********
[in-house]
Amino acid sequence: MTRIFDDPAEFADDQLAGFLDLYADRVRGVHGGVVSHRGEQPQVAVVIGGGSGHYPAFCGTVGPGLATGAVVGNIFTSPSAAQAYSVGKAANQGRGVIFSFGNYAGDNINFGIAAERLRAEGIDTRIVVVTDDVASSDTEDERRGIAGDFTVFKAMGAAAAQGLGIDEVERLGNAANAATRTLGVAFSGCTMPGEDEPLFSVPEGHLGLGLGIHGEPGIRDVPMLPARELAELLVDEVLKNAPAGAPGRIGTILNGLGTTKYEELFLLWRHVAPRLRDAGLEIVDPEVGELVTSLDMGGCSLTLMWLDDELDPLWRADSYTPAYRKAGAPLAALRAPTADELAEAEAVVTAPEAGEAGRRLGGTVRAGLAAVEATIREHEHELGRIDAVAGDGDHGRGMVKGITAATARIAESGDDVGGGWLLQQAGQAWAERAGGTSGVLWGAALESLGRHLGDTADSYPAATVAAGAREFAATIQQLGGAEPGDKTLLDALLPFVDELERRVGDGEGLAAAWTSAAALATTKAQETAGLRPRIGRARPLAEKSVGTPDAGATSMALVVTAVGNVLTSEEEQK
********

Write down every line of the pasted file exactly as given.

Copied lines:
[in-house]
Amino acid sequence: MTRIFDDPAEFADDQLAGFLDLYADRVRGVHGGVVSHRGEQPQVAVVIGGGSGHYPAFCGTVGPGLATGAVVGNIFTSPSAAQAYSVGKAANQGRGVIFSFGNYAGDNINFGIAAERLRAEGIDTRIVVVTDDVASSDTEDERRGIAGDFTVFKAMGAAAAQGLGIDEVERLGNAANAATRTLGVAFSGCTMPGEDEPLFSVPEGHLGLGLGIHGEPGIRDVPMLPARELAELLVDEVLKNAPAGAPGRIGTILNGLGTTKYEELFLLWRHVAPRLRDAGLEIVDPEVGELVTSLDMGGCSLTLMWLDDELDPLWRADSYTPAYRKAGAPLAALRAPTADELAEAEAVVTAPEAGEAGRRLGGTVRAGLAAVEATIREHEHELGRIDAVAGDGDHGRGMVKGITAATARIAESGDDVGGGWLLQQAGQAWAERAGGTSGVLWGAALESLGRHLGDTADSYPAATVAAGAREFAATIQQLGGAEPGDKTLLDALLPFVDELERRVGDGEGLAAAWTSAAALATTKAQETAGLRPRIGRARPLAEKSVGTPDAGATSMALVVTAVGNVLTSEEEQK